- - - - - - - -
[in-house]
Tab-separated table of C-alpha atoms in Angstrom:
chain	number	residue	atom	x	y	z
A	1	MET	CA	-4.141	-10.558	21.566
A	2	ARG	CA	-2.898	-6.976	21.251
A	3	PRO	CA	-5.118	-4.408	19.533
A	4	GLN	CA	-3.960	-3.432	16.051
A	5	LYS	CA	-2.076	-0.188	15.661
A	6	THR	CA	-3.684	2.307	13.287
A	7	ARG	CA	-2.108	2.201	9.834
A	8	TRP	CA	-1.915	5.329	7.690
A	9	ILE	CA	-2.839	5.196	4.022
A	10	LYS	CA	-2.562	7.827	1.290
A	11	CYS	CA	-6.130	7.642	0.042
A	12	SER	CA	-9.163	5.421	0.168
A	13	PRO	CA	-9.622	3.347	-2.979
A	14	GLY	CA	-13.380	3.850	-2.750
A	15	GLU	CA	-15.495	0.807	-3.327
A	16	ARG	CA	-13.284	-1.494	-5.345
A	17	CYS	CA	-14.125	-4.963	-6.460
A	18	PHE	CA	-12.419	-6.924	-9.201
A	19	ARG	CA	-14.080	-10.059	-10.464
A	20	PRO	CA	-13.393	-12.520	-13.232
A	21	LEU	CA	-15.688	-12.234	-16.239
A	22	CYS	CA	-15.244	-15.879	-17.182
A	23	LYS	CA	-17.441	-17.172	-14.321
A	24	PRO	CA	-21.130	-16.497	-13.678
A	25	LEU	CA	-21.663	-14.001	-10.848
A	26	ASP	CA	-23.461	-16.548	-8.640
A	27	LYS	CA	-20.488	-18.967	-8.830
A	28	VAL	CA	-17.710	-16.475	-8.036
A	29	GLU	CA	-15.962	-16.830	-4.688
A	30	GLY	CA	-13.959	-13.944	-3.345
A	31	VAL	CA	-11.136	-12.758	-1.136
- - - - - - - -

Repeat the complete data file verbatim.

[in-house]
Tab-separated table of C-alpha atoms in Angstrom:
chain	number	residue	atom	x	y	z
A	1	MET	CA	-4.141	-10.558	21.566
A	2	ARG	CA	-2.898	-6.976	21.251
A	3	PRO	CA	-5.118	-4.408	19.533
A	4	GLN	CA	-3.960	-3.432	16.051
A	5	LYS	CA	-2.076	-0.188	15.661
A	6	THR	CA	-3.684	2.307	13.287
A	7	ARG	CA	-2.108	2.201	9.834
A	8	TRP	CA	-1.915	5.329	7.690
A	9	ILE	CA	-2.839	5.196	4.022
A	10	LYS	CA	-2.562	7.827	1.290
A	11	CYS	CA	-6.130	7.642	0.042
A	12	SER	CA	-9.163	5.421	0.168
A	13	PRO	CA	-9.622	3.347	-2.979
A	14	GLY	CA	-13.380	3.850	-2.750
A	15	GLU	CA	-15.495	0.807	-3.327
A	16	ARG	CA	-13.284	-1.494	-5.345
A	17	CYS	CA	-14.125	-4.963	-6.460
A	18	PHE	CA	-12.419	-6.924	-9.201
A	19	ARG	CA	-14.080	-10.059	-10.464
A	20	PRO	CA	-13.393	-12.520	-13.232
A	21	LEU	CA	-15.688	-12.234	-16.239
A	22	CYS	CA	-15.244	-15.879	-17.182
A	23	LYS	CA	-17.441	-17.172	-14.321
A	24	PRO	CA	-21.130	-16.497	-13.678
A	25	LEU	CA	-21.663	-14.001	-10.848
A	26	ASP	CA	-23.461	-16.548	-8.640
A	27	LYS	CA	-20.488	-18.967	-8.830
A	28	VAL	CA	-17.710	-16.475	-8.036
A	29	GLU	CA	-15.962	-16.830	-4.688
A	30	GLY	CA	-13.959	-13.944	-3.345
A	31	VAL	CA	-11.136	-12.758	-1.136